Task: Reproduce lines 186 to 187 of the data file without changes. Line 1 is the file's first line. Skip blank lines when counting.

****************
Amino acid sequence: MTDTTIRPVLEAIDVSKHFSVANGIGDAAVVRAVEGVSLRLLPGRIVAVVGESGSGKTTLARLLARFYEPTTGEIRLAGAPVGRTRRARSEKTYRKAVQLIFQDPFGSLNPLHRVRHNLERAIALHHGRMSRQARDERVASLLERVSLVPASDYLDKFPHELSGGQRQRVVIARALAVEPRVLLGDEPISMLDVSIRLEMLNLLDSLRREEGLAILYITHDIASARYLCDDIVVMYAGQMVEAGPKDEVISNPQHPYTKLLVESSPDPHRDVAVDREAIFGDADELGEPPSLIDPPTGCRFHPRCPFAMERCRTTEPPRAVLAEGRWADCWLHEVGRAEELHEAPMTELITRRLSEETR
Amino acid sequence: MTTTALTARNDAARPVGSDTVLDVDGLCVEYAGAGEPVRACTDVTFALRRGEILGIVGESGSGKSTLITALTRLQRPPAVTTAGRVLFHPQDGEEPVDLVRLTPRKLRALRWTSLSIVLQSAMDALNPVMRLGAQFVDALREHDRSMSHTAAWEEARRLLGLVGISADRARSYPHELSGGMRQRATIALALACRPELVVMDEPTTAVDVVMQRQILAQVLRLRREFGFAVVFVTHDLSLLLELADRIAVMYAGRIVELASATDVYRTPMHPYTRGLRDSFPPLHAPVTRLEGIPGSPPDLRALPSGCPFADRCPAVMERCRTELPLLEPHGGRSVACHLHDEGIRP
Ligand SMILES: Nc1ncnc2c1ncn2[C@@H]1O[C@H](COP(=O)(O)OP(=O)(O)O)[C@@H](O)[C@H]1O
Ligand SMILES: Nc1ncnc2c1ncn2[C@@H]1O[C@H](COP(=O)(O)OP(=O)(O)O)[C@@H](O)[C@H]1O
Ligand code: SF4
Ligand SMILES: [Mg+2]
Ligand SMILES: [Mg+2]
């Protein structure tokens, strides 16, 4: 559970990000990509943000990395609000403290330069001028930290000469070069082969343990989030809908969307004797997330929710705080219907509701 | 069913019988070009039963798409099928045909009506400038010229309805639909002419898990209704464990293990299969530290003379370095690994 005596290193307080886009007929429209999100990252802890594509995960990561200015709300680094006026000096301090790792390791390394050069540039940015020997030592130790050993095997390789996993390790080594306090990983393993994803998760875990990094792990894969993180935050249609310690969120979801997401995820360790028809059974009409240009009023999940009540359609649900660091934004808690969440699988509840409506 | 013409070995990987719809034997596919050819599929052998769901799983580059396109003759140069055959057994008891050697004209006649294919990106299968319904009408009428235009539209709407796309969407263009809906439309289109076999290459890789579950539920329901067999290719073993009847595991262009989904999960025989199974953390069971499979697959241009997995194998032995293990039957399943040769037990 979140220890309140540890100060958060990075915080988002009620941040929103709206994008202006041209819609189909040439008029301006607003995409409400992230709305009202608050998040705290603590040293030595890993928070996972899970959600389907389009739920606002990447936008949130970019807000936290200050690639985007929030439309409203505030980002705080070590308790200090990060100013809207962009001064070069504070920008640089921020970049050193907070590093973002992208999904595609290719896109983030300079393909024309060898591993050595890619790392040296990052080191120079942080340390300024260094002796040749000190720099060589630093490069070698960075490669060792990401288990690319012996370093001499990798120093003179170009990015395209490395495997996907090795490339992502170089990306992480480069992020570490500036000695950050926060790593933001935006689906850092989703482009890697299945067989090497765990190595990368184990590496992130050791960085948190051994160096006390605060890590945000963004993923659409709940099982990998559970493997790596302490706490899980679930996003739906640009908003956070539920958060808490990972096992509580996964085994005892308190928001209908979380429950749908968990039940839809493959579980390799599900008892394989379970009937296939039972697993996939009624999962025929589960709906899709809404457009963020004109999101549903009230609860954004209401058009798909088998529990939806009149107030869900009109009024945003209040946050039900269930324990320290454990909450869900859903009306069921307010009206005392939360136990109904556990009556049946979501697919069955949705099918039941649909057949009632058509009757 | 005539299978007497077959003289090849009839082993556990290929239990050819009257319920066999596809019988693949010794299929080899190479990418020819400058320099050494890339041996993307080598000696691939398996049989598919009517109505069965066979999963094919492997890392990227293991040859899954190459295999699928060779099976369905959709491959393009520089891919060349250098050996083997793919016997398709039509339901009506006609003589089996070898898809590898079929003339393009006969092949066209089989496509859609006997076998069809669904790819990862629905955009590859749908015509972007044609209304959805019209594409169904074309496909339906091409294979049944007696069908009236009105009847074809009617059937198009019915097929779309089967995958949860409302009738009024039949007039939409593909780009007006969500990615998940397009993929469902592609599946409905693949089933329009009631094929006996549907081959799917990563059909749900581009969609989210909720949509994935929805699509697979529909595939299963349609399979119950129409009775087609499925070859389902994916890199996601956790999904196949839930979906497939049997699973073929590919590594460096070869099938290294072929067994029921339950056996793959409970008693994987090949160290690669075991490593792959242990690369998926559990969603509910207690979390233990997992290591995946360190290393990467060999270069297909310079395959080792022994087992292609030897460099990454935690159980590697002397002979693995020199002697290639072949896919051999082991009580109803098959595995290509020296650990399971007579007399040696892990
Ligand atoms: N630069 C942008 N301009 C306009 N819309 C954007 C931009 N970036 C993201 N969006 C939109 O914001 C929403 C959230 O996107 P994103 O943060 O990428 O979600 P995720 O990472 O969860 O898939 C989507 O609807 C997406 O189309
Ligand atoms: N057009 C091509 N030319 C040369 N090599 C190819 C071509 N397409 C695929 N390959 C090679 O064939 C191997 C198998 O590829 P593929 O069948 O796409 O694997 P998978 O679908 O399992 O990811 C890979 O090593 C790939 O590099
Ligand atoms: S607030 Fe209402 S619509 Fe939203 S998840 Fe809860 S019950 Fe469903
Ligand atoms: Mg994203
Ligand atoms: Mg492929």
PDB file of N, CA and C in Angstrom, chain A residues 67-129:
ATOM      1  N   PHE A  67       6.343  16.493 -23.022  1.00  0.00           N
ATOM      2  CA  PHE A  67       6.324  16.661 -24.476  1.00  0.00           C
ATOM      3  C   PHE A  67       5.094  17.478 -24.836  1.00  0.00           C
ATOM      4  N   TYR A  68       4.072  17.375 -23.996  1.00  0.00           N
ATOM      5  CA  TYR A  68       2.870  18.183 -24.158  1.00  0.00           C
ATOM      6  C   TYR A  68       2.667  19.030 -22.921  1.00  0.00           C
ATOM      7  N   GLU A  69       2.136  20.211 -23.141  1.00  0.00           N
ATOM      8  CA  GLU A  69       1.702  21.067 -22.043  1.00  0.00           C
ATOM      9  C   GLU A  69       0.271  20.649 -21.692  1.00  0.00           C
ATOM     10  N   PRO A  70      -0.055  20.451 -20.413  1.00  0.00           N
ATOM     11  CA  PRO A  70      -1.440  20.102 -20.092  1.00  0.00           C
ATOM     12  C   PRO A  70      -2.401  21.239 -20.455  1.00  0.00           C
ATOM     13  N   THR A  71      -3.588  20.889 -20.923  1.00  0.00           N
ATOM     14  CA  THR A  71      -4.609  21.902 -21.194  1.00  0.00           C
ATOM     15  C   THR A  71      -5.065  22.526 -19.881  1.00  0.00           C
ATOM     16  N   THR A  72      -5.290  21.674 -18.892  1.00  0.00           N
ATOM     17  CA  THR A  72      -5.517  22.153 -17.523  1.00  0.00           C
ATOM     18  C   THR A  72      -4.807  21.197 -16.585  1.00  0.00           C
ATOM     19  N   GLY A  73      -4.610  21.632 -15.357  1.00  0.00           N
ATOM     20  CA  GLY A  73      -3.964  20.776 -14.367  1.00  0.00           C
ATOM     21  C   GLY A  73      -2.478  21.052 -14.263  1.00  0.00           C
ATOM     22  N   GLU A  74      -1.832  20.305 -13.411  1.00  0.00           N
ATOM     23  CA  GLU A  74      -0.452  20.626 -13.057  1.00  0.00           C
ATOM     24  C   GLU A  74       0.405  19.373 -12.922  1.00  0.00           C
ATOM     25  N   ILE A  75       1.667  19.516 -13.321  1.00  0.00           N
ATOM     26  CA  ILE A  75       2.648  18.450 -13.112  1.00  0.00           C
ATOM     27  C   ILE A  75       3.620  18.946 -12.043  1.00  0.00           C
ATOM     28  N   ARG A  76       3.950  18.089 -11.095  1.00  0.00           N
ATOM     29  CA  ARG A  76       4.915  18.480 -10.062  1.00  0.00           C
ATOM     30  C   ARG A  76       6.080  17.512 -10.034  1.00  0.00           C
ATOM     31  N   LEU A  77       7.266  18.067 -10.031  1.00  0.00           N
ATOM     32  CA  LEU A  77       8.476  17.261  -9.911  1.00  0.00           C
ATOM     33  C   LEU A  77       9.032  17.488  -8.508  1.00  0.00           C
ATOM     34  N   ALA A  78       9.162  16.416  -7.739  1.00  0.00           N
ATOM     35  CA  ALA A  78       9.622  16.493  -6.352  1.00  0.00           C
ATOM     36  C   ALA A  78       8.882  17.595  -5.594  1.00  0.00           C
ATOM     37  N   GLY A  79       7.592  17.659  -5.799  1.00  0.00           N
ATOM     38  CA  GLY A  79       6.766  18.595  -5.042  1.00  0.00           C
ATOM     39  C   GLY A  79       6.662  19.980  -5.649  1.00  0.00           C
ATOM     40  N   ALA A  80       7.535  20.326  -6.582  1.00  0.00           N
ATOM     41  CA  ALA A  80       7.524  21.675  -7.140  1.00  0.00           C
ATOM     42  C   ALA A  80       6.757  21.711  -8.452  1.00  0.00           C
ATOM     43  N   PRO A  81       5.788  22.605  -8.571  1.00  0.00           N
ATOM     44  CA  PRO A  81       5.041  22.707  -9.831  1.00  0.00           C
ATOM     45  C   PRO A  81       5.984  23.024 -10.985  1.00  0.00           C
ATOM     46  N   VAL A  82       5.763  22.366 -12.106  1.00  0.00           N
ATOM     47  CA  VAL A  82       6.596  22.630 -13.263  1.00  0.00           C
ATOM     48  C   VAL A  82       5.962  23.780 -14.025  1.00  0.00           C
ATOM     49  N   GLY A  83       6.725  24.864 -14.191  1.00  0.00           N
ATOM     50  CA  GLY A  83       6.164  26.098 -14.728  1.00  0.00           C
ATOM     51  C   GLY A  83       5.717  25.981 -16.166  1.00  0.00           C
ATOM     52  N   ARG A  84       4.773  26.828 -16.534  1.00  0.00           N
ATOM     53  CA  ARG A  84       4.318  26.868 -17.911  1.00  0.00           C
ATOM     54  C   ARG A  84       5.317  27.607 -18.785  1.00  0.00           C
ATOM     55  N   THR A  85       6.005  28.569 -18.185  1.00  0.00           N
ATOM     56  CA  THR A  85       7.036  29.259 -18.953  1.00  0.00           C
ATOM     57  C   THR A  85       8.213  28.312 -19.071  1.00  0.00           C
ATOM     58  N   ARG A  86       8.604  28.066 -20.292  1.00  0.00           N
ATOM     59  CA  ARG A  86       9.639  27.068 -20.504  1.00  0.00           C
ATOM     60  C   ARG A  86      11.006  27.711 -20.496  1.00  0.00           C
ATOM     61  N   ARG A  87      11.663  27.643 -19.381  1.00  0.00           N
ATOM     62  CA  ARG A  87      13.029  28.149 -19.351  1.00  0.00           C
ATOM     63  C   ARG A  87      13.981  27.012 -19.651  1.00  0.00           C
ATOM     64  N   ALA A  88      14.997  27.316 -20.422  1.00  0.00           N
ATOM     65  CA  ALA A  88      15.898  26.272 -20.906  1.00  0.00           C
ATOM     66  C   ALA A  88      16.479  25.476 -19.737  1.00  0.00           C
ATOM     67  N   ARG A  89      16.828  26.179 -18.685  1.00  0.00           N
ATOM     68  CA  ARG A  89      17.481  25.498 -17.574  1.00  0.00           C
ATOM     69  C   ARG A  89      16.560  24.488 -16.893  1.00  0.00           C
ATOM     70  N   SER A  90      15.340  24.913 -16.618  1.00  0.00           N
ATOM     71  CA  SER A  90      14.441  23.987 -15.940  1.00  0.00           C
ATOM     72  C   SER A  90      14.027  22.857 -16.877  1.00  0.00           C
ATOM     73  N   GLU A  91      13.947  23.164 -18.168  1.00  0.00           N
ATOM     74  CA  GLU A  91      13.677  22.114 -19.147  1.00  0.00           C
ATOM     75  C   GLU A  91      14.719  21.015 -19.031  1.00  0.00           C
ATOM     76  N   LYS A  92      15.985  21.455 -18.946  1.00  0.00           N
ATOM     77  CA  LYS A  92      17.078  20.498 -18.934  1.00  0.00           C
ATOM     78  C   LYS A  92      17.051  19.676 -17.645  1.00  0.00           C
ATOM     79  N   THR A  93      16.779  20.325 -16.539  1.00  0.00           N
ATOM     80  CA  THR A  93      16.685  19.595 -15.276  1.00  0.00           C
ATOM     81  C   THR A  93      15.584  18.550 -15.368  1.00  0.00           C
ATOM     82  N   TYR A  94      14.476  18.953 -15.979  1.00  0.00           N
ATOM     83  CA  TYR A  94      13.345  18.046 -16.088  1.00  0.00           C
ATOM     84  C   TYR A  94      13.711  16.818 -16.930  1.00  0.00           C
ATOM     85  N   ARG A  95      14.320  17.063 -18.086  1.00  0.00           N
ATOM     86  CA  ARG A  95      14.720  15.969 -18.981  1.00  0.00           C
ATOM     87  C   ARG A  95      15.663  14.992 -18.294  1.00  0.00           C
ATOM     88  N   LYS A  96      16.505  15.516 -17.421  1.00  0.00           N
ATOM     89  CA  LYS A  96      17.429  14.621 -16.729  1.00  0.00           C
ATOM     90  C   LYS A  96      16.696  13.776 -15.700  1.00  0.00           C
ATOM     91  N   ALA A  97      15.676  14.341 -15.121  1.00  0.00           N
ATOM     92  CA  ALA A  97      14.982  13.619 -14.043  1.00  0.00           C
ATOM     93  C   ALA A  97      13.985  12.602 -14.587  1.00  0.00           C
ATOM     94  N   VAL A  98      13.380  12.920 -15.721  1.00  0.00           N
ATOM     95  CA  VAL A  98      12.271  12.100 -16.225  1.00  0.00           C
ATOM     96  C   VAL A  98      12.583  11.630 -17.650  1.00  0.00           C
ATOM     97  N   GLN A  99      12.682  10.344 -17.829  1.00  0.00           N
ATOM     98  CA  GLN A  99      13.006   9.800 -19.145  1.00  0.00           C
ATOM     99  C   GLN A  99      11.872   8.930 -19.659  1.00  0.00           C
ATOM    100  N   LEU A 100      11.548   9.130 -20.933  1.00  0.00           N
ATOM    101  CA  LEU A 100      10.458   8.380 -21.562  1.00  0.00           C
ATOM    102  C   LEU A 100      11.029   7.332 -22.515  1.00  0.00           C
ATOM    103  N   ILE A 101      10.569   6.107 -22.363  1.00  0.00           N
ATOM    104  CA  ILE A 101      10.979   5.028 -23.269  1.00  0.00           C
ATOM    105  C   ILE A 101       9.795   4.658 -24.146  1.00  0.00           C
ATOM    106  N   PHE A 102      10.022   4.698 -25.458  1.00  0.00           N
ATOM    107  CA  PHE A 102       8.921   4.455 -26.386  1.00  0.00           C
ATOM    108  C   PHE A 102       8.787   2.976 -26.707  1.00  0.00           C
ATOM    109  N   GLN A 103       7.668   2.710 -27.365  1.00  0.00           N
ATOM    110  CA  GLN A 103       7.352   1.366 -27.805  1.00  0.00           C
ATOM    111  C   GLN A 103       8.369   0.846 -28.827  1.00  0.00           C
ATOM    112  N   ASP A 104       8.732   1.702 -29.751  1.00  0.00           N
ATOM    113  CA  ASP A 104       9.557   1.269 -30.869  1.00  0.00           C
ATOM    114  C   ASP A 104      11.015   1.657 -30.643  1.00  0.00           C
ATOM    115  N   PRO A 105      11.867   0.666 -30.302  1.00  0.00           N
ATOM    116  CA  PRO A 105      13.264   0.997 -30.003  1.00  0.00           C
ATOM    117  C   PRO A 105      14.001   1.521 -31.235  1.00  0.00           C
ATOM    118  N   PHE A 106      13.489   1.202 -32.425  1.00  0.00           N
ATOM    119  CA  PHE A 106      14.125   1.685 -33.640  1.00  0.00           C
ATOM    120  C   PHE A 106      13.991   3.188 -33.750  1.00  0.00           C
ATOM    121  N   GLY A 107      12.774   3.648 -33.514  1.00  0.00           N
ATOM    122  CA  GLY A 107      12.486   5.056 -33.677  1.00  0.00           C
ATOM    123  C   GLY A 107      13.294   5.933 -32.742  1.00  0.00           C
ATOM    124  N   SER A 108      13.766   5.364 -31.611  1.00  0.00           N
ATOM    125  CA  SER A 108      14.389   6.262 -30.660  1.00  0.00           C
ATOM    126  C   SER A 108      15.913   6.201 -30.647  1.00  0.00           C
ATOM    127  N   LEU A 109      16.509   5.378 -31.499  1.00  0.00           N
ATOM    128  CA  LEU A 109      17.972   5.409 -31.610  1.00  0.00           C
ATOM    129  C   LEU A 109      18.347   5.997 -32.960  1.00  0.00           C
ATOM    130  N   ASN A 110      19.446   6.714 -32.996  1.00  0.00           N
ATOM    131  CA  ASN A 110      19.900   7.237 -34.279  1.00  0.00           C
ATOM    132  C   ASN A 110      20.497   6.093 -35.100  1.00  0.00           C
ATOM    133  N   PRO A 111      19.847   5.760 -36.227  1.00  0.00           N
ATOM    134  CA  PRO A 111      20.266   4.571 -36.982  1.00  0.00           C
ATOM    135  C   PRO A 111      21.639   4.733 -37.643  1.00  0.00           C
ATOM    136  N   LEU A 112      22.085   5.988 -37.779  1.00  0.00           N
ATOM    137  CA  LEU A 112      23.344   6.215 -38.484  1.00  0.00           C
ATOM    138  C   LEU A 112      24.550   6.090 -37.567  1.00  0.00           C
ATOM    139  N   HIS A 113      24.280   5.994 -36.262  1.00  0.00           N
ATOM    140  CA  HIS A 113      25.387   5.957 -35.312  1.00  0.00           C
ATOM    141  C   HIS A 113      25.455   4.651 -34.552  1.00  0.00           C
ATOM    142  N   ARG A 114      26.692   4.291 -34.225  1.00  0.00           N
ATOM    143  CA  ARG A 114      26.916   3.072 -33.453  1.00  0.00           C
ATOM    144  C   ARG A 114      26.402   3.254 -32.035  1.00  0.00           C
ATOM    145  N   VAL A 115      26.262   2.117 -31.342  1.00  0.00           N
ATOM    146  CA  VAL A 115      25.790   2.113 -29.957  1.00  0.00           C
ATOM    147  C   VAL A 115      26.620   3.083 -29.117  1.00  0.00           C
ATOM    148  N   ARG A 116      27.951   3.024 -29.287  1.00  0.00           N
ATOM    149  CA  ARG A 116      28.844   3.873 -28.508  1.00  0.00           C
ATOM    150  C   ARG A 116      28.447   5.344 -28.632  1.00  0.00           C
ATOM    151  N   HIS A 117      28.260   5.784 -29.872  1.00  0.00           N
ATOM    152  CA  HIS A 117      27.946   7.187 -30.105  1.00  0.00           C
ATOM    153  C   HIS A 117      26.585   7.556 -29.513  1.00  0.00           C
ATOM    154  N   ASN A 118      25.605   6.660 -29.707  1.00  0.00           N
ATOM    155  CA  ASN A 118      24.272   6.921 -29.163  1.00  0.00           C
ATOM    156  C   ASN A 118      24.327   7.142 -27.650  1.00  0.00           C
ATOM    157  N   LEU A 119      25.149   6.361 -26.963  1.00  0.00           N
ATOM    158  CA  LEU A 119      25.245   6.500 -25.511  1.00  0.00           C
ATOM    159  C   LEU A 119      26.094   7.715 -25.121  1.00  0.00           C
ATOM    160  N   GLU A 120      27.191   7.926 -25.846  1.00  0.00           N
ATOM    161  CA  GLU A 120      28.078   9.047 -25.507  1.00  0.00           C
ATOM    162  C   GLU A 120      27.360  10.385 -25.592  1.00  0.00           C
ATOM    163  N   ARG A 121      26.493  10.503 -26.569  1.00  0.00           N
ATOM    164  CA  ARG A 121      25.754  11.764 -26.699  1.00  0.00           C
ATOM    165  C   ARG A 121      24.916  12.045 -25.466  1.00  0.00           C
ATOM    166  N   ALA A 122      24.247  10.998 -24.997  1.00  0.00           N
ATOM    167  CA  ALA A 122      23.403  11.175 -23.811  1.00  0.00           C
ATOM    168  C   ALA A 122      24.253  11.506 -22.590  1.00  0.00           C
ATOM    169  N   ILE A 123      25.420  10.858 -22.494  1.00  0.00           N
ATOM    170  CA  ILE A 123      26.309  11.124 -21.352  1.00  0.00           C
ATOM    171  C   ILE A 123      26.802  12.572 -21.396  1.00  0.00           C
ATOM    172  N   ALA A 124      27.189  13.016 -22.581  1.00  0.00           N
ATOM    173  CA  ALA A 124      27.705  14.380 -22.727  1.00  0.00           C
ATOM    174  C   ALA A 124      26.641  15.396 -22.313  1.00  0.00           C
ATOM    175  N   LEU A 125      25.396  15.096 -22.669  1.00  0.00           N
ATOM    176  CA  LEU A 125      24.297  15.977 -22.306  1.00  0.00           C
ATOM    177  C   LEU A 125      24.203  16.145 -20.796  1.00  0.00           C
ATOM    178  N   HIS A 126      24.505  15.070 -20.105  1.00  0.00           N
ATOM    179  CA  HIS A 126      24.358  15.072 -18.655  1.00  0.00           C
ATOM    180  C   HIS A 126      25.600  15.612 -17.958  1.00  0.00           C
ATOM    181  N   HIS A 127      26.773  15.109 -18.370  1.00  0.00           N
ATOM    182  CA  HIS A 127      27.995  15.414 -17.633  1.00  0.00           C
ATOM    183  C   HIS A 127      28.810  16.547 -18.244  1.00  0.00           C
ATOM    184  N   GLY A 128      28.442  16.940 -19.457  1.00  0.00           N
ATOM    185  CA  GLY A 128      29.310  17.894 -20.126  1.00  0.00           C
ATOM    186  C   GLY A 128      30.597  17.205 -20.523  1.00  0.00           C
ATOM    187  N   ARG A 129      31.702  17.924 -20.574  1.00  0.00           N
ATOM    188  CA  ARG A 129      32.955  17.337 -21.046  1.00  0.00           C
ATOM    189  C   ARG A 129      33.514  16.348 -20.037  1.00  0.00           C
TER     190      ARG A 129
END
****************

ATOM    172  N   ALA A 124      27.189  13.016 -22.581  1.00  0.00           N
ATOM    173  CA  ALA A 124      27.705  14.380 -22.727  1.00  0.00           C